For years I was the “endcap” queen of America. An endcap, for those of you who don’t know, is the shelf space at the end of each aisle in almost every store in our nation. It’s the “this is an unbelievable deal” vortex that sucks busy women in when they are shopping in a hurry. It’s the place where retailers place the coolest stuff at the best prices. Really, can these buys be resisted?
Not by me, at least for a time in my life. I mean, can we live without a portable chopper that works off batteries, cutting everything instantly into the appropriate-sized pieces? Only to get it home and find out what a nightmare it is to clean after shredding all of your food instead of that promised “clean chop.”
Or the cute, little top that was only $6.99…and still lies in the bottom of your drawer (it doesn’t match a thing you own).
Seeking one lost shoe on the floor of my daughter’s closet would require weeding through the pile of must-have toys or undone projects purchased on a whim. It was probably purchased because my daughter was whining for something she wanted and I was too tired to fight.
It’s the “this is an unbelievable deal” vortex that sucks busy women in…
In hindsight, I wonder how much money I’ve spent on “stuff.” I don’t think I really want to know; it would probably make me ill. Back then I was vulnerable, in a hurry, drawn into the eddy of great deals. The companies we were building and bands I was managing kept me running. At the same time I was committed to take care of my family, our home, and even the dog. My only goal was to stay afloat, just keep from sinking. I was the perfect mark for advertisers.
I don’t say this to excuse my bad habits; what I did wasn’t brilliant financial planning. But I fell, almost non-thinking, into easy spending…until it occurred to me that retailers were winning the game. Yet, even more important than retailers beating me, was that my actions acted as my daughter’s spending instruction and money was flying out of my hands to things that really didn’t matter.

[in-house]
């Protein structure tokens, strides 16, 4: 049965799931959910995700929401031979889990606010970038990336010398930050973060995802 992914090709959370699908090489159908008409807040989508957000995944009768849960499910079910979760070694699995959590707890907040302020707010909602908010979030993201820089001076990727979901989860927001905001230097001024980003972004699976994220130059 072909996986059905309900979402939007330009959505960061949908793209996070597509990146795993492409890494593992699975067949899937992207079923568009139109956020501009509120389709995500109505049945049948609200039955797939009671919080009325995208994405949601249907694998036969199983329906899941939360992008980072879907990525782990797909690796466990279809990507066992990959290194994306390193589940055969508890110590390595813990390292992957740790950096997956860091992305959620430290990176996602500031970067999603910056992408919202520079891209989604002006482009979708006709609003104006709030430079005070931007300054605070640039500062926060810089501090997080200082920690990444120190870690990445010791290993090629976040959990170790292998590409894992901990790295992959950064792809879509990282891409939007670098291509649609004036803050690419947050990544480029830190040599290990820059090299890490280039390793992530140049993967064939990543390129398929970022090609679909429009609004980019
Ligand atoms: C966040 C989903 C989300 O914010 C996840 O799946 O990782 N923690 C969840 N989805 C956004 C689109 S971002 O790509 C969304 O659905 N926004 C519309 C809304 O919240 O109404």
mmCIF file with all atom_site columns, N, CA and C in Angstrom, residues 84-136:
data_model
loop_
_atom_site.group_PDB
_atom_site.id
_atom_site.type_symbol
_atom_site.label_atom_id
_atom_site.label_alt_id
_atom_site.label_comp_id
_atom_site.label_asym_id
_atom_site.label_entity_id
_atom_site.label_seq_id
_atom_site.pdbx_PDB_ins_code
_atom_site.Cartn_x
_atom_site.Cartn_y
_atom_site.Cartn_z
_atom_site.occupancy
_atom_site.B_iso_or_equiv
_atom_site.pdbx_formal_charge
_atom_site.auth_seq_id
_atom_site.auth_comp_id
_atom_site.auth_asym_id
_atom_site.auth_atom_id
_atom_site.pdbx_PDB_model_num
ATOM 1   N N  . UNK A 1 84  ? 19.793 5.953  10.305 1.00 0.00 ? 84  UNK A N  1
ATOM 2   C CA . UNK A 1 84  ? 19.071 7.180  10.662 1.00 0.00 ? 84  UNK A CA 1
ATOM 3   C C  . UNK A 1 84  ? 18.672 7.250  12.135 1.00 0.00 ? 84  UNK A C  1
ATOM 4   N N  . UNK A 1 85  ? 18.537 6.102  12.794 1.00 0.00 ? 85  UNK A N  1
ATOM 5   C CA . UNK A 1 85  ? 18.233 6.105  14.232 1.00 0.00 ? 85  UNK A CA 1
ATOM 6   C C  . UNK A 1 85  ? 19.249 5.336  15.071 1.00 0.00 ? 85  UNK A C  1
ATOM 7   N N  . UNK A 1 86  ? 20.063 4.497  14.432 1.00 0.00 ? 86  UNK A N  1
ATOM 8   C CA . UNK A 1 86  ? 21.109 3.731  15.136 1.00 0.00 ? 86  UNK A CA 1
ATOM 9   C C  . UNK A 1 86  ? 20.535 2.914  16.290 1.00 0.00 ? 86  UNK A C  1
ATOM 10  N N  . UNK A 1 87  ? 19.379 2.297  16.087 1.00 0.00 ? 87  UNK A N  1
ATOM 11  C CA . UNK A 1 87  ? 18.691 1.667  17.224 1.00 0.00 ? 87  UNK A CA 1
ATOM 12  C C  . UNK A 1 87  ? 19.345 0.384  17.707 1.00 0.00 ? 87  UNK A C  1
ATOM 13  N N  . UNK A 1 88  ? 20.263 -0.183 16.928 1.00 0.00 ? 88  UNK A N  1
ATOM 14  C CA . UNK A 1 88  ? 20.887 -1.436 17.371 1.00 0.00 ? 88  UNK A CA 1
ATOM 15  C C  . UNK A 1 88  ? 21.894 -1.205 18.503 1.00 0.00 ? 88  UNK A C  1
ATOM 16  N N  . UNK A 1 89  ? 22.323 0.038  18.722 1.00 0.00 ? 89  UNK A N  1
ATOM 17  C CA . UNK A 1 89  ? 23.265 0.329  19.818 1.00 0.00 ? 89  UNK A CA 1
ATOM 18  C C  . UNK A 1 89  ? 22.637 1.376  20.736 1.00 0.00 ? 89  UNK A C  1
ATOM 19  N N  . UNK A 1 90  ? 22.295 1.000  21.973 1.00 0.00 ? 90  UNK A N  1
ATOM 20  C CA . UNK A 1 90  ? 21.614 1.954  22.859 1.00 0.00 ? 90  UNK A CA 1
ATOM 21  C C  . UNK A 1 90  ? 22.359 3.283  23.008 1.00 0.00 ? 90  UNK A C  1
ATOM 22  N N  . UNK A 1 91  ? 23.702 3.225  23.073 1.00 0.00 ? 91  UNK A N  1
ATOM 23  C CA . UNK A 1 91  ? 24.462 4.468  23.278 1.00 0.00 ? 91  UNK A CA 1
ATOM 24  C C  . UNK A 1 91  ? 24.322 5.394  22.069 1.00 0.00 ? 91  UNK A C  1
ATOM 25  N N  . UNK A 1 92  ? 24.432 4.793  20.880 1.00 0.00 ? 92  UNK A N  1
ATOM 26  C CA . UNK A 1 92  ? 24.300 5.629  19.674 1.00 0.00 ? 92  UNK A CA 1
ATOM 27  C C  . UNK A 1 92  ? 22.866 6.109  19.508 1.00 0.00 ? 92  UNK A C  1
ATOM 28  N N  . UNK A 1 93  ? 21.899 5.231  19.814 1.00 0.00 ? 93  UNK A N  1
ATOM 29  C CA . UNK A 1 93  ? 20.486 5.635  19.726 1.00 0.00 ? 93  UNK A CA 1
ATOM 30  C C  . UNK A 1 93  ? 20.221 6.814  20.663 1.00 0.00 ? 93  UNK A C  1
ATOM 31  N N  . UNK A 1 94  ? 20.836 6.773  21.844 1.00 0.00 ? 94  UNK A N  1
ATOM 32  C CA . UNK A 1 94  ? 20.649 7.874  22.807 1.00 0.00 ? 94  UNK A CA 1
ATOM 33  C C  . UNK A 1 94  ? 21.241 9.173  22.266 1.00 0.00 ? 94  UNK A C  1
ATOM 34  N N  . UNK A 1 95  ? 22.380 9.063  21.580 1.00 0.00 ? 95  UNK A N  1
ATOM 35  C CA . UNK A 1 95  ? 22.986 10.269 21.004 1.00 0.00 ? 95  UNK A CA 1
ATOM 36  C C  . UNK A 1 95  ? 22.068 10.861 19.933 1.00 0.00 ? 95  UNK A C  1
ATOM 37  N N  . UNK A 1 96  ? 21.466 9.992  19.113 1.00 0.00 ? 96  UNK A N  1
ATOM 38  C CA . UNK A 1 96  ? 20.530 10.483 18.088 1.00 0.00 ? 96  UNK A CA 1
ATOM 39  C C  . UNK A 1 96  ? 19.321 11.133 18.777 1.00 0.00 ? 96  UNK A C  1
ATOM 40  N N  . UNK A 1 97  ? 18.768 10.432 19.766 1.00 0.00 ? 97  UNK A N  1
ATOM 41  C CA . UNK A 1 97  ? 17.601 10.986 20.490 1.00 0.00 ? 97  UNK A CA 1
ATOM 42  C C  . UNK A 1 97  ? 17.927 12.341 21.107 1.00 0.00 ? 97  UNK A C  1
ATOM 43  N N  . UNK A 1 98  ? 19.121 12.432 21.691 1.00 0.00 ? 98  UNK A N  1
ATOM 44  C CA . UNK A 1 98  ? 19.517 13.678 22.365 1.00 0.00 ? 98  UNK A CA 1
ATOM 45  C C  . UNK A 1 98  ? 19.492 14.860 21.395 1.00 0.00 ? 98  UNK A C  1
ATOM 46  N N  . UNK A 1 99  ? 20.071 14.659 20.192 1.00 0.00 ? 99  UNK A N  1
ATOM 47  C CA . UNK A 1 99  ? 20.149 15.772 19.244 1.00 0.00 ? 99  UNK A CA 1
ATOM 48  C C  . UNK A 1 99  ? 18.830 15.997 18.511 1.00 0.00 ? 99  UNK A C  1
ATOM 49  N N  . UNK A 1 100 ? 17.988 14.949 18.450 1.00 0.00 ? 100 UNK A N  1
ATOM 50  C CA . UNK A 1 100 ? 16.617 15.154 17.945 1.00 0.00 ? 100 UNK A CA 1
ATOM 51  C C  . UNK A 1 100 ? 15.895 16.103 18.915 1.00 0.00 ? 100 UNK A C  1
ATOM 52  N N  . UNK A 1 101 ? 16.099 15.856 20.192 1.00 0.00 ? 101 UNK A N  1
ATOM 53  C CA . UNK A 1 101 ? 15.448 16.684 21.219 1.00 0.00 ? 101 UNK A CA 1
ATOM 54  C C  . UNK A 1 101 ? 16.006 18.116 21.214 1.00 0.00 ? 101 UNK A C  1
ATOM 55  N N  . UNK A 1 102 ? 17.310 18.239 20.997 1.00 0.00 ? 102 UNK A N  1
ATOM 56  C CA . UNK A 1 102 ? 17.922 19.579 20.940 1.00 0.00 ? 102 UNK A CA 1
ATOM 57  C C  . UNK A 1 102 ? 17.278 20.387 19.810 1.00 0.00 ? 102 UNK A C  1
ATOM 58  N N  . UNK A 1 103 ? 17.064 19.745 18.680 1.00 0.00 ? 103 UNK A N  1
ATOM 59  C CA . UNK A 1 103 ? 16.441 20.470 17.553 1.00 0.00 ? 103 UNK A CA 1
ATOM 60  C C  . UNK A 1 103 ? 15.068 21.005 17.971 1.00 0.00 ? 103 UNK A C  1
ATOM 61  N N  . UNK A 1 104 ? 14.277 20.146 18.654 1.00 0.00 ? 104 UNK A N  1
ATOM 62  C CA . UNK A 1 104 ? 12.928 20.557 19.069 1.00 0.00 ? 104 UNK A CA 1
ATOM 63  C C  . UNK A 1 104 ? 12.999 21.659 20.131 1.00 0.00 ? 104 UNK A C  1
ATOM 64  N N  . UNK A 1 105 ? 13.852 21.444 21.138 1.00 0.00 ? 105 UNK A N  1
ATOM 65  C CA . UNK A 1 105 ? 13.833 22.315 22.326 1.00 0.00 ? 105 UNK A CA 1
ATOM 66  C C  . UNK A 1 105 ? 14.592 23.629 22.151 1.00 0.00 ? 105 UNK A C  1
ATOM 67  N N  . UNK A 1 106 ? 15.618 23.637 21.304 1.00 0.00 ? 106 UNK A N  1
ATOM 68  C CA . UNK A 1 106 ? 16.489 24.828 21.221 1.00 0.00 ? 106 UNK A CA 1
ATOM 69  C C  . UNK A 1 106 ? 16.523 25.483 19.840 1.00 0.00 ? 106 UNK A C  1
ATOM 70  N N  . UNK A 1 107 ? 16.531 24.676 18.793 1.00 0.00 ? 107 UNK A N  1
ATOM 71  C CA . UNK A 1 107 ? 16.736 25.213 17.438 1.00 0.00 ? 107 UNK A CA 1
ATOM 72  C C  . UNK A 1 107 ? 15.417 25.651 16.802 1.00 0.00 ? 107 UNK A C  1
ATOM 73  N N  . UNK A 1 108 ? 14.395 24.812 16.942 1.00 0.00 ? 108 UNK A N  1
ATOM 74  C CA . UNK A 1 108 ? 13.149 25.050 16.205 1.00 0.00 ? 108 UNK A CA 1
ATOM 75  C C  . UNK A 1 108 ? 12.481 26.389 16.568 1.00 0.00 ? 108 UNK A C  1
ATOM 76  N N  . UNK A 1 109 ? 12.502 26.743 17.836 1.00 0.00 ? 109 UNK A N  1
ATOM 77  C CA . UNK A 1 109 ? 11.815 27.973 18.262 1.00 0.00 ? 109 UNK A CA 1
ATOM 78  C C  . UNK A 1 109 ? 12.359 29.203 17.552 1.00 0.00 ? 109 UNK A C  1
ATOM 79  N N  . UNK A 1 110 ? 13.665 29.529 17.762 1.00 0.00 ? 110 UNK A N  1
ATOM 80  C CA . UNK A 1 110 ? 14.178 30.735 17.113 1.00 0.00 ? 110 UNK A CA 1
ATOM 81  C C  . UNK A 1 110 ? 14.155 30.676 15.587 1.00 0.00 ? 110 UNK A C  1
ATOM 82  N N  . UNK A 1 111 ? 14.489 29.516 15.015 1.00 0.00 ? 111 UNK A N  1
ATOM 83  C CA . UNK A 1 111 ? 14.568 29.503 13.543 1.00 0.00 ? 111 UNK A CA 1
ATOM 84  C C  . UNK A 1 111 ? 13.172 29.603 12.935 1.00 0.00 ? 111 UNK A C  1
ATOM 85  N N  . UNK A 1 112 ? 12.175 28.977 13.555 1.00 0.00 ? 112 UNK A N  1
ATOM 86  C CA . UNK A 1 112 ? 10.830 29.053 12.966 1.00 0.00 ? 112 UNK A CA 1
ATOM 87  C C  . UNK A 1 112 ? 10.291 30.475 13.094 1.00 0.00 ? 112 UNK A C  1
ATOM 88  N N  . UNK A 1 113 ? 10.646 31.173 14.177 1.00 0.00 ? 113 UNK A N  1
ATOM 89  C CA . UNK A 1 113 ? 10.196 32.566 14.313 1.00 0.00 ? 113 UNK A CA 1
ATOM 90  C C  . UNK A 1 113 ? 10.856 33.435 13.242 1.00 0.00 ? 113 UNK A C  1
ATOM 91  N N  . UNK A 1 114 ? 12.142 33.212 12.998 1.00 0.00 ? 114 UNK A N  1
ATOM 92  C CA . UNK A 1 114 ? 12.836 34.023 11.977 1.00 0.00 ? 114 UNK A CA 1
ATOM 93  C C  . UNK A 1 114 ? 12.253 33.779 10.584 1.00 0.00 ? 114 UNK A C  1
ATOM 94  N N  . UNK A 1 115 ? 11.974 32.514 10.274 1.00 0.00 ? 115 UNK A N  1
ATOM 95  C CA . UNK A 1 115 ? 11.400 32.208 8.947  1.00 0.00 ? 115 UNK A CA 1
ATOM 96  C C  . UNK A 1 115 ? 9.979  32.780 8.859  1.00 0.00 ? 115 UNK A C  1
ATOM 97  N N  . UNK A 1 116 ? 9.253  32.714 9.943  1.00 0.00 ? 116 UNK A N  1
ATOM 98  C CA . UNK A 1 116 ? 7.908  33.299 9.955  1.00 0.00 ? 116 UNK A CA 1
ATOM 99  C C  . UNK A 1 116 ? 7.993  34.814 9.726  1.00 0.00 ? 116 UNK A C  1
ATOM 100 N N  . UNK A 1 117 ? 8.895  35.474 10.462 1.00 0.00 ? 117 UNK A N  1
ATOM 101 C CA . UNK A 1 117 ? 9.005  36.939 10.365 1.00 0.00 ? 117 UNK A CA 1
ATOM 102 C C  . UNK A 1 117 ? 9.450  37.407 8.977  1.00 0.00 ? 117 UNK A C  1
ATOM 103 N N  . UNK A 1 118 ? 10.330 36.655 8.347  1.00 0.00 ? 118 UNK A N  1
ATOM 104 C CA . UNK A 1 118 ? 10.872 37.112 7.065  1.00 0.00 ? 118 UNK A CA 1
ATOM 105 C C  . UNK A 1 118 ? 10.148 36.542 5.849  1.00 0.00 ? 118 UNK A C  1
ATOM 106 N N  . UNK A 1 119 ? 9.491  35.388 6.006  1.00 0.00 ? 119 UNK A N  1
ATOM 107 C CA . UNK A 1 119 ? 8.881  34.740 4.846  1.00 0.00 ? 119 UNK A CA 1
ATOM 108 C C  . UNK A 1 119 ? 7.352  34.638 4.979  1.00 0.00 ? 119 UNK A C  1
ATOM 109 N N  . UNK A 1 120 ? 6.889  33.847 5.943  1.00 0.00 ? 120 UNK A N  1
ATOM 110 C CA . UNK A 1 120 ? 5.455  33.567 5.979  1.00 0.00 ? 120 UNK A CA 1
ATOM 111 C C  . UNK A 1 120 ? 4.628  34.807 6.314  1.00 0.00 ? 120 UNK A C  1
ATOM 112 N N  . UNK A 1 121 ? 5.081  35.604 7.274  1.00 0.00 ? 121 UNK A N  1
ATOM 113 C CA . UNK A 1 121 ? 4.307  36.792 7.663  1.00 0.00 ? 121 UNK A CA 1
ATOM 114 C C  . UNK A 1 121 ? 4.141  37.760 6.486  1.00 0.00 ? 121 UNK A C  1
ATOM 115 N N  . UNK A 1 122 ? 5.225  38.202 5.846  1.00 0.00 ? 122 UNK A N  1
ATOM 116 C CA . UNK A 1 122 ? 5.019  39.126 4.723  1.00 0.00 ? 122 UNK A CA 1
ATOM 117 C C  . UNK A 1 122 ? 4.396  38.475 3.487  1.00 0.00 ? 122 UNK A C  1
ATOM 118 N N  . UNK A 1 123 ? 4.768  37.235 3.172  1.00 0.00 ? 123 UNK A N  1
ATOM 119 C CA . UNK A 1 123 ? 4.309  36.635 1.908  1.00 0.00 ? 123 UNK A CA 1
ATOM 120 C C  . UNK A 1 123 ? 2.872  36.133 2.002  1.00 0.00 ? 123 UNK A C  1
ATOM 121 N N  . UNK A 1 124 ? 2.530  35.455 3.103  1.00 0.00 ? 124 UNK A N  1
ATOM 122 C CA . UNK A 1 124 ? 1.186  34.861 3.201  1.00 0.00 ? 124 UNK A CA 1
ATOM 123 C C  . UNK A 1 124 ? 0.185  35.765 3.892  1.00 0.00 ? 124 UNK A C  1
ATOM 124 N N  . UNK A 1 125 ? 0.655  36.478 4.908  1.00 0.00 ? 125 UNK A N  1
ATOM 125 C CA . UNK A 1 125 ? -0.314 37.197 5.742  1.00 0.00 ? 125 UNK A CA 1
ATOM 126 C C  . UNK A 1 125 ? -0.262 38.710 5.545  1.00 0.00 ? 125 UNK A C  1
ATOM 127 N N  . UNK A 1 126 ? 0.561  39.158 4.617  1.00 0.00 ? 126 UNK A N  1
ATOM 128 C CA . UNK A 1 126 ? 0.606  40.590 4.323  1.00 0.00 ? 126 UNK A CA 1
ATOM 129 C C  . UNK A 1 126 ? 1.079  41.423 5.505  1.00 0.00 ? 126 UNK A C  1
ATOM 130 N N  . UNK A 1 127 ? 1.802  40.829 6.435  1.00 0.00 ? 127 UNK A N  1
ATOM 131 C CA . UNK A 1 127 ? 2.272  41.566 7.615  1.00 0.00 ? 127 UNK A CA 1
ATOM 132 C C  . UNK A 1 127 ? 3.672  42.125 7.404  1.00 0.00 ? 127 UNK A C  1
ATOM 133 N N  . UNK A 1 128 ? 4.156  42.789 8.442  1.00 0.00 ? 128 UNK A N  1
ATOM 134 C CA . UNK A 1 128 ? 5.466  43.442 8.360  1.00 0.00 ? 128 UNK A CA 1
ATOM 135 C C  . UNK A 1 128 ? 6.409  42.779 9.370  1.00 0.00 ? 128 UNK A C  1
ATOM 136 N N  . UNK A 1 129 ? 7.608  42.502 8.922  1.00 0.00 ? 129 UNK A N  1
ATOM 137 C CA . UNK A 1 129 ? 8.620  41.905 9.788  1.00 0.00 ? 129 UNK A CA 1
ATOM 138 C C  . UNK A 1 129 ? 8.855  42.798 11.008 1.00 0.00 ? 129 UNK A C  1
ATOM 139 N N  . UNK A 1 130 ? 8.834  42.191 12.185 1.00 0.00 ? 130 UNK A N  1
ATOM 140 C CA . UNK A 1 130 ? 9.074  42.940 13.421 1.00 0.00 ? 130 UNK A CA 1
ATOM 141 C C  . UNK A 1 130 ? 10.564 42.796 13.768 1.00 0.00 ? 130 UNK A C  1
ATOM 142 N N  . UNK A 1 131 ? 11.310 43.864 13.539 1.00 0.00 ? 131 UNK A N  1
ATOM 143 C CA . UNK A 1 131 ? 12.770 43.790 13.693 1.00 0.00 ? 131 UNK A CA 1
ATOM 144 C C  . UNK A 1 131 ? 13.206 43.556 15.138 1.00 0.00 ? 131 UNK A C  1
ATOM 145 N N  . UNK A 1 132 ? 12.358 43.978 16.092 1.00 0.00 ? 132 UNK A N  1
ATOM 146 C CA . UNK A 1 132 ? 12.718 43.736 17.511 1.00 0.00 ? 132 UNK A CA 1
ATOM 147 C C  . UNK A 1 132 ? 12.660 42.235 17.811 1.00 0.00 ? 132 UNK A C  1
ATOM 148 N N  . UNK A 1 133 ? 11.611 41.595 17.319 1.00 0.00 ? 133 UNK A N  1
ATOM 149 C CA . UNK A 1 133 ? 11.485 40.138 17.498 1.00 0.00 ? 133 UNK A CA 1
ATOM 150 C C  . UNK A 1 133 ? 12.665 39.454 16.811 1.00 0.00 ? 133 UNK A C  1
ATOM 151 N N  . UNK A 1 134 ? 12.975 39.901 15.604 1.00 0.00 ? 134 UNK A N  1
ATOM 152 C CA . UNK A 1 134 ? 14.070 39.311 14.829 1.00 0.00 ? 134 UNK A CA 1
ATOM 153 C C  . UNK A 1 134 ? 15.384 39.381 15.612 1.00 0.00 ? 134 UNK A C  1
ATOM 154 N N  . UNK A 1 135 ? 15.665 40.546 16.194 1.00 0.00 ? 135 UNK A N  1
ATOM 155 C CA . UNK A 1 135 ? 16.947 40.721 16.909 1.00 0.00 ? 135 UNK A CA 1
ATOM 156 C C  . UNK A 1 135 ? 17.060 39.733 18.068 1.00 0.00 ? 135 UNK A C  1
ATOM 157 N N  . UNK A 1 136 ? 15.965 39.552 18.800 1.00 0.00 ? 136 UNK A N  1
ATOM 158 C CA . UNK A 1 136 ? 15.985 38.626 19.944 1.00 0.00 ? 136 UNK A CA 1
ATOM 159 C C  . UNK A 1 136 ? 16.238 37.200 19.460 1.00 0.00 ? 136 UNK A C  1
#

It is easy to believe that a quick, mindless purchase is okay, and occasionally it is. But if you want to teach your children good spending habits, and also have enough money for that great family scheme you know will be more meaningful long-term than the trinket on the endcap, then do this:
1. Decide. Determine, while nowhere near any retail establishment, that this cycle will be broken.
2. Make a list. Review it with your kids before heading out the door.
3. Stick to the list! You can have the kids check it with you to make sure that you do.
4. Take note. Keep a mental journal of every endcap you walk by without adding something to your cart; you will feel inspired.
5. Set aside “fun” days. Occasionally announce to the little minions that today will be “fun money day” giving them a dollar amount and letting them choose what to buy.
This is not only liberating but it’s going to save a boatload of money. You will have slayed the retail-marketing giant. You will be teaching your family really good lessons. And as for those closets? Well, you will be able to find what you’re looking for because the only things in them will be the items you need.
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